Following Walls were the aforementioned HumanWoman, a local electronic act who continued the good work of Walls but took it in a slightly different, somewhat more retro direction. The guys from HumanWoman know their stuff apparently, both being DJs and musicians in various other forms and they have a pretty tight act going on. I like their shtick, they wear face paint and have good time with what they do. There seems to be a tendency with electronic acts to not really perform the way other artists do, but with these guys this is really not the case and they give a good show, along with creating funky music.
Needless to say they were popular performers, with the dance floor remaining full throughout their act and many people singing along with their catchy lyrics as they busted their sweet moves. Their sound is fun but sharp beats give it a slightly darker undertone, which is cool. It seems like these guys could be pretty popular and I would definitely be keen to catch them again, perhaps in a venue with a bit more space.
DJ Bensol marked a turning point
The end of HumanWoman’s set marked a bit of a turning point in the night, with the beats becoming somewhat simpler and harder. DJ Bensol took to the decks at this point, with a set, which did have good points but was generally a let down after the fun of the previous two acts I saw. It probably came across as worse than what it was because what he played was so much heavier than the others, though it wasn’t all bad and (admitting to a bit of a weakness here) there were a few moments of nice vocals in there. However the dance floor started to thin out a bit at this point, with various groups coming and going, but never remaining as full as it had been for HumanWoman.
The tech-y flavour of DJ Bensol’s music probably appeals most to connoisseurs of progressive house, of which there were obviously a few present, some very enthusiastic about what was being played. While the number of people dancing lessened he definitely didn’t clear the dance floor. However, for the average layman his hard, driving beats got boring and repetitive after quite a short time and this is probably why he didn’t attract the big numbers.
Sexy Lazer continued the tradition
Next on the decks was Sexy Lazer, who gave a great performance earlier as one half of HumanWoman. Unfortunately, Sexy Lazer didn’t repeat the fun and games of HumanWoman and continued down the path laid by DJ Bensol. I was really ready for a change in style and hoping Lazer would maybe mix things up a bit, but the Lazer opened with an unpromising track, looking like he would continue the hard, driving beats and minimal progression. This basically didn’t change throughout the set, which was quite long, lasting from around 2 AM until 4 AM.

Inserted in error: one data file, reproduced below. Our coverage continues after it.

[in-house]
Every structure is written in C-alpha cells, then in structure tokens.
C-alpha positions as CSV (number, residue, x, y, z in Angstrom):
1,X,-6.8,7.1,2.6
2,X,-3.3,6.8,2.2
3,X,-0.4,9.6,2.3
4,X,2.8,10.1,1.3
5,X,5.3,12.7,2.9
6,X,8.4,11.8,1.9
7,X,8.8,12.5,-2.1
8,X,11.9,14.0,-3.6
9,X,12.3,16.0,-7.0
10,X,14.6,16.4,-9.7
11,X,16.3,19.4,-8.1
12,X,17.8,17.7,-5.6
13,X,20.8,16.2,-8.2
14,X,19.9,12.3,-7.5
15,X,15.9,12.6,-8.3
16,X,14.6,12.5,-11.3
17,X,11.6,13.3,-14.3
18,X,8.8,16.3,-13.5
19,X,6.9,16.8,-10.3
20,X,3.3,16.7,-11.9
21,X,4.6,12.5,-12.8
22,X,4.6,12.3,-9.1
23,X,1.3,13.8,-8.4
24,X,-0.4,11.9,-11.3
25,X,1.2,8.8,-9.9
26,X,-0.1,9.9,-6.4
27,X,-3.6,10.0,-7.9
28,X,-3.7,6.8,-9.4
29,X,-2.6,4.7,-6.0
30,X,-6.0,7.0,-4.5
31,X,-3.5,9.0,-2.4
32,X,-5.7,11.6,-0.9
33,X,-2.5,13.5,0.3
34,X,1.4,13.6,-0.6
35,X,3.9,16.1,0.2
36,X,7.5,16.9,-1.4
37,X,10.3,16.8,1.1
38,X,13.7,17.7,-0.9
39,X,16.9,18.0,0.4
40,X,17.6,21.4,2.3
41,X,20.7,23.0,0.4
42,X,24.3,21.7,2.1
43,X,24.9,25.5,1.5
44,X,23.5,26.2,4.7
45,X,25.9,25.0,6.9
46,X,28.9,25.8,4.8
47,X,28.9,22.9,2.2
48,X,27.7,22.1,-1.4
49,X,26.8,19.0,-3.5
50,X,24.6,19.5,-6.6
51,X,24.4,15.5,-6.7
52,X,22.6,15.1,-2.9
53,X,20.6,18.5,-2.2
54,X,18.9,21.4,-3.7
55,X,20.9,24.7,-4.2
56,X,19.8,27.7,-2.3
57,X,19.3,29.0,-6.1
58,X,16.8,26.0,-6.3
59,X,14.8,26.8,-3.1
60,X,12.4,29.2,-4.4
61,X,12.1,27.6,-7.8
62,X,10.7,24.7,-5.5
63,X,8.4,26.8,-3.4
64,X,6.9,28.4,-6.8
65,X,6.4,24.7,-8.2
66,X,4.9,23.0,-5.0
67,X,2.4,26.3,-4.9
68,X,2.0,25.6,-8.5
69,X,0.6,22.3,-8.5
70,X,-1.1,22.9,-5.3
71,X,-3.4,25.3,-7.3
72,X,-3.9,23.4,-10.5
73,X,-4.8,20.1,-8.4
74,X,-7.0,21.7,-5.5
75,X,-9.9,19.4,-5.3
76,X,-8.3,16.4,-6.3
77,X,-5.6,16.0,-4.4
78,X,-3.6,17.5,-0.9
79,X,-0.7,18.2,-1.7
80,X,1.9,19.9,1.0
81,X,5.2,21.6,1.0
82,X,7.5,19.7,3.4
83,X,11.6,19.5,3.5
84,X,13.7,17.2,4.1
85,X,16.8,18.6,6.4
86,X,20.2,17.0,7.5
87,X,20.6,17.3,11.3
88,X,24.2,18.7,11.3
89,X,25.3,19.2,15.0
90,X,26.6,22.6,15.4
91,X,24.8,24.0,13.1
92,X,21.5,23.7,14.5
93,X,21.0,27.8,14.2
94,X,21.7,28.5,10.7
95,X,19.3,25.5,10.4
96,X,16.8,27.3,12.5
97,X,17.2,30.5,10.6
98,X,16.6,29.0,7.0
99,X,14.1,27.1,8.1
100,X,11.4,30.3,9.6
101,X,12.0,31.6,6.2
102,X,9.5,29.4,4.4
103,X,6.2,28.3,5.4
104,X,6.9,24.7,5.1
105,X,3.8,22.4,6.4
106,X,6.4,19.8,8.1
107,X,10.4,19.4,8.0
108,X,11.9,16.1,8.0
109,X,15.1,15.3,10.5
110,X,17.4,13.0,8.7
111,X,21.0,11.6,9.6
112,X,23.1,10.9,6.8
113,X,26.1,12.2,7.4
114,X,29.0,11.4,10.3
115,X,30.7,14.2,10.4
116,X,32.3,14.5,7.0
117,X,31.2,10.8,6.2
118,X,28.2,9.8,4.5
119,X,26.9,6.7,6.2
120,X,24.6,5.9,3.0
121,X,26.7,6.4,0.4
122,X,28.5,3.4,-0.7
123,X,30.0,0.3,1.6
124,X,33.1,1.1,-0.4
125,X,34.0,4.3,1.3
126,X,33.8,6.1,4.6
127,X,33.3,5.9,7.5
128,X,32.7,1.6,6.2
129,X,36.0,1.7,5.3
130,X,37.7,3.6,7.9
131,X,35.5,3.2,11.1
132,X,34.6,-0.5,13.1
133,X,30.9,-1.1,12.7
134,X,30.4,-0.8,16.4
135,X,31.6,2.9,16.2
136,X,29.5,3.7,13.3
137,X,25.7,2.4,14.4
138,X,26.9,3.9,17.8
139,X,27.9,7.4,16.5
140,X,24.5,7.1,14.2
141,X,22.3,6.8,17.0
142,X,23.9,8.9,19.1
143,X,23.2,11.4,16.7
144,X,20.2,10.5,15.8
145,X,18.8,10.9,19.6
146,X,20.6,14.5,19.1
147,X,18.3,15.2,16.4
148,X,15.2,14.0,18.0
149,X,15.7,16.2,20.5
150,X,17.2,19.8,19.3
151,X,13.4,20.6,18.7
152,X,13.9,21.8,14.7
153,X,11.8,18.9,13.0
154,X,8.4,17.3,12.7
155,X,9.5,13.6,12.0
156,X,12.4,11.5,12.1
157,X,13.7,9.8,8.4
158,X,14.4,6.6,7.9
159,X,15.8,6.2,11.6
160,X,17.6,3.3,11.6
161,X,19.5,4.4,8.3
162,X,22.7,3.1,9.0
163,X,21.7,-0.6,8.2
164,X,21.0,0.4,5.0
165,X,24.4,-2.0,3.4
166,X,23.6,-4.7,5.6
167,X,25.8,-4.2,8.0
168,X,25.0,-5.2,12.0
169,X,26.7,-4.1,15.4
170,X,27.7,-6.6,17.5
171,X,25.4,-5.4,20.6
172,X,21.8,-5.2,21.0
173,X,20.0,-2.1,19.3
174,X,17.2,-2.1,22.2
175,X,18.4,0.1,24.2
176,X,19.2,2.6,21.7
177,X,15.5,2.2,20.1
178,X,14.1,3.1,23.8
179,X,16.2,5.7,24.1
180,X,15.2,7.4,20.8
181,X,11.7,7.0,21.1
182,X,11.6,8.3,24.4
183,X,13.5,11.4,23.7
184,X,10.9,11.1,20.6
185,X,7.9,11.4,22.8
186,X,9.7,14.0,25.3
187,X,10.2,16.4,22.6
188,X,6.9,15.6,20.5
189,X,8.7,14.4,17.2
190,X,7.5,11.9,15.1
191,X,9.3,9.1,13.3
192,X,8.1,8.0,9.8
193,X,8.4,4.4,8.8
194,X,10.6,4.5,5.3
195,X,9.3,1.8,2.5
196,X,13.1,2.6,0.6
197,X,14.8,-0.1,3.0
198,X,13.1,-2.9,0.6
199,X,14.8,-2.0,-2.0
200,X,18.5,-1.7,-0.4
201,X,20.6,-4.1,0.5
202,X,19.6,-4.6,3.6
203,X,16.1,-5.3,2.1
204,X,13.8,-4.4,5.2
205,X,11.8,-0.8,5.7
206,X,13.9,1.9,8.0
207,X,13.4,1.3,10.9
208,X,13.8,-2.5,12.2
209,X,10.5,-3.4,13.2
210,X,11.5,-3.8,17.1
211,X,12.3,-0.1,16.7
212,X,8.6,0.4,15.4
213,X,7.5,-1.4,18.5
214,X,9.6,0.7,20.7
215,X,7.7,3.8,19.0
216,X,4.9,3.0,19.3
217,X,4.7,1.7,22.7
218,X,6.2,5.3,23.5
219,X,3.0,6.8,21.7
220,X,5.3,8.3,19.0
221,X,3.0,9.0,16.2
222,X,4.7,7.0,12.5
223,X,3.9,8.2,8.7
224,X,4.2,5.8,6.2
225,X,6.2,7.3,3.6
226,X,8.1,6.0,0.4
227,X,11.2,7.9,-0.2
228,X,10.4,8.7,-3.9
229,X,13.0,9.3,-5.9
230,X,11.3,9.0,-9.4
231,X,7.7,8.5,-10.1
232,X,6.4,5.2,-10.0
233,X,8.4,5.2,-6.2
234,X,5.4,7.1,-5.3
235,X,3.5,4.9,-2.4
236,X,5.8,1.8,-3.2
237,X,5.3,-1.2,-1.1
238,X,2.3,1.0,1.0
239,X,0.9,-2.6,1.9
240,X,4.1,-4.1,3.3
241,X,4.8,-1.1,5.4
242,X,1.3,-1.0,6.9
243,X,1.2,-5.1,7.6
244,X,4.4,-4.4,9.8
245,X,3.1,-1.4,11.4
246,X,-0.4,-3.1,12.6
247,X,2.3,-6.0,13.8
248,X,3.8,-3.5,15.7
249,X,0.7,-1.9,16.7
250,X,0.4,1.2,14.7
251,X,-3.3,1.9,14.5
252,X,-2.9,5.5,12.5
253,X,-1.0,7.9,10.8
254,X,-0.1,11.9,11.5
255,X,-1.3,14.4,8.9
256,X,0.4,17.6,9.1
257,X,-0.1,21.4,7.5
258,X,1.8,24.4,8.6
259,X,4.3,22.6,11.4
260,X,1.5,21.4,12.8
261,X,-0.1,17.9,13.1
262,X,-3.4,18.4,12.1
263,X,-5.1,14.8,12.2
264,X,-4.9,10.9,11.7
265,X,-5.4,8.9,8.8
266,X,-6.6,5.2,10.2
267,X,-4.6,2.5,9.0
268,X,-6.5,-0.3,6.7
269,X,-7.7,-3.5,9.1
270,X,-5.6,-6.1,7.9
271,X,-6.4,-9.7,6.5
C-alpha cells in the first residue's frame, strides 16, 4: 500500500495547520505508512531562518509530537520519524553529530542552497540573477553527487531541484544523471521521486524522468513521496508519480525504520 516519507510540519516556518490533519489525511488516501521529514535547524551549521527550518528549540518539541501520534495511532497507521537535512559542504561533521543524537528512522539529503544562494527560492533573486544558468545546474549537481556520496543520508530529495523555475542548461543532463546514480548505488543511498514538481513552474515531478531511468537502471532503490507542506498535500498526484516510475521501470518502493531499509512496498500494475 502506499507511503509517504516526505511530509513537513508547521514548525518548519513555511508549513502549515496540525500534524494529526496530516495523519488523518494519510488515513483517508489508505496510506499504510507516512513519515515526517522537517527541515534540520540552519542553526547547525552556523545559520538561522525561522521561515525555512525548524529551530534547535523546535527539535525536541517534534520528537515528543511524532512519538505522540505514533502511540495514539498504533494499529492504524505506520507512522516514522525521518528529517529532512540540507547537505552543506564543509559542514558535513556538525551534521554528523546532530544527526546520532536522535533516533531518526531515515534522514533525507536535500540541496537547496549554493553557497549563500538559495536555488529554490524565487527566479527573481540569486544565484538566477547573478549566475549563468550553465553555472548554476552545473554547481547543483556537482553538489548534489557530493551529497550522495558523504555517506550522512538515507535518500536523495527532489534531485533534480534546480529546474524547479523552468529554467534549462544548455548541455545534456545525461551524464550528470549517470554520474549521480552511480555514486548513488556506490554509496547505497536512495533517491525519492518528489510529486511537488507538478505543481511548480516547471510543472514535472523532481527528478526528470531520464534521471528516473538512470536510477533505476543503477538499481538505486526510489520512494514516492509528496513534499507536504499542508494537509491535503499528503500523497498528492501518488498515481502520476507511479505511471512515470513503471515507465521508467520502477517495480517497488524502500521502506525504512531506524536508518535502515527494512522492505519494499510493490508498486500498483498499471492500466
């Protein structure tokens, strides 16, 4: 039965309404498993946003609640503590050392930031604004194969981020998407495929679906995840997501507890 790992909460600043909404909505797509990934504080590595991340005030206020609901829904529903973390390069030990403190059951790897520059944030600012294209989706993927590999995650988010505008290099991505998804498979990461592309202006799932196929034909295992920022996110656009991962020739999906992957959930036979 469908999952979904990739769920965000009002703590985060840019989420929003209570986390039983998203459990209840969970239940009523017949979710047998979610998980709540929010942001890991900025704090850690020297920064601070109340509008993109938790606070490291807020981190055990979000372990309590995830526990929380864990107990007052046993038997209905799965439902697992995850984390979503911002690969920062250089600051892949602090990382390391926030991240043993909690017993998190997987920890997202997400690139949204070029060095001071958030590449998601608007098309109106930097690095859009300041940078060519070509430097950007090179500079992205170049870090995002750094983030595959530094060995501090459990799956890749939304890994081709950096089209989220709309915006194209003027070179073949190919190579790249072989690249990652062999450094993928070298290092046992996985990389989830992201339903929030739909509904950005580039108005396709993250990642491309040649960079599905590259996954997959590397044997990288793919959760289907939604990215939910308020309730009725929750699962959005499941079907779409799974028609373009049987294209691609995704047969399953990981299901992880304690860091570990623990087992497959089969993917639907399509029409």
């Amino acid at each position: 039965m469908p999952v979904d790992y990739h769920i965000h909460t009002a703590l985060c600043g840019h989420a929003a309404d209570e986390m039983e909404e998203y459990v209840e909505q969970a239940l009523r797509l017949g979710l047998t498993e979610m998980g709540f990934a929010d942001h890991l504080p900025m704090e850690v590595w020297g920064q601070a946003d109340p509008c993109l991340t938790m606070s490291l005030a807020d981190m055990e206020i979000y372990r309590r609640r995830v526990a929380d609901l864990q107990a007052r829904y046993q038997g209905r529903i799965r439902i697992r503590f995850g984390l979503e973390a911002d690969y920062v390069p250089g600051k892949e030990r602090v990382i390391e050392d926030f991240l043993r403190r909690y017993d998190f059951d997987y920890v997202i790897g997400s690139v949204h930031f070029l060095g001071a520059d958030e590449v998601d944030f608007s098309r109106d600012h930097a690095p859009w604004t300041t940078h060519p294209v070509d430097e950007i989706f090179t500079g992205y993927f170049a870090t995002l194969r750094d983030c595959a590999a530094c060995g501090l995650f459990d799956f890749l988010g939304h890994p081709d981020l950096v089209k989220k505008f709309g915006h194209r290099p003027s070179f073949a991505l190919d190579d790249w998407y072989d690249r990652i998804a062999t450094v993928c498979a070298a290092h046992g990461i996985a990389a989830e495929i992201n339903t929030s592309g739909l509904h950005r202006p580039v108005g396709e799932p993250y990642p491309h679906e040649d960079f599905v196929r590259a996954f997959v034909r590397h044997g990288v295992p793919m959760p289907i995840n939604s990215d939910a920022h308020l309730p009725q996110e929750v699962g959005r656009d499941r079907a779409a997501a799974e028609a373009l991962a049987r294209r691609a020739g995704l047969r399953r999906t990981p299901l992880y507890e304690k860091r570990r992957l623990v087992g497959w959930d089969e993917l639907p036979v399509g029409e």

The crazy cats that were dancing were wildly enthusiastic, although this maybe had something to do with what they had consumed rather than the music. Who knows? Maybe they really were that mad for it! I was starting to feel like a bit of a wallflower, I couldn’t quite find the energy to dance but was quite entertained with watching the antics of other hearty partygoers.
DJ Casanova was enough
Finally, the last set of the night rolled around, and DJ Casanova took over, continuing with the progressive theme of the night. He laid down tracks that were somewhat sharper in tone than the previous guys, but lamentably by this time my ears had had enough and it all sounded pretty much the same to me. Clearly this was the case for most others there too, because soon after his set began the dance floor turned into a ghost town and his pounding beats resounded around an almost empty room.
It was probably just that he played so late and his music was so damn hard, which meant that he ended up playing to an empty room. Even for big fans of this harsh beats, there comes a point when enough is enough. For me enough had been enough quite some time ago. There were some moments in his tracks which promised to be more than just a continuation of the endless pounding beat, but it always reverted to the same old, same old again. Sigh. By this point, my ears had taken enough hammering and it was time for home.
It started as a pretty sweet night in Apótek. The first two acts I saw were pleasantly surprising, and they deserved the warm reception they got. The following three though were far too similar which made for a hell of a boring night in the end. It would have been ok to have one set of this endless minimal progression, but three….Three was too much. At least for someone who had to stand there watching all night, for review purposes.
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Posted October 16, 2010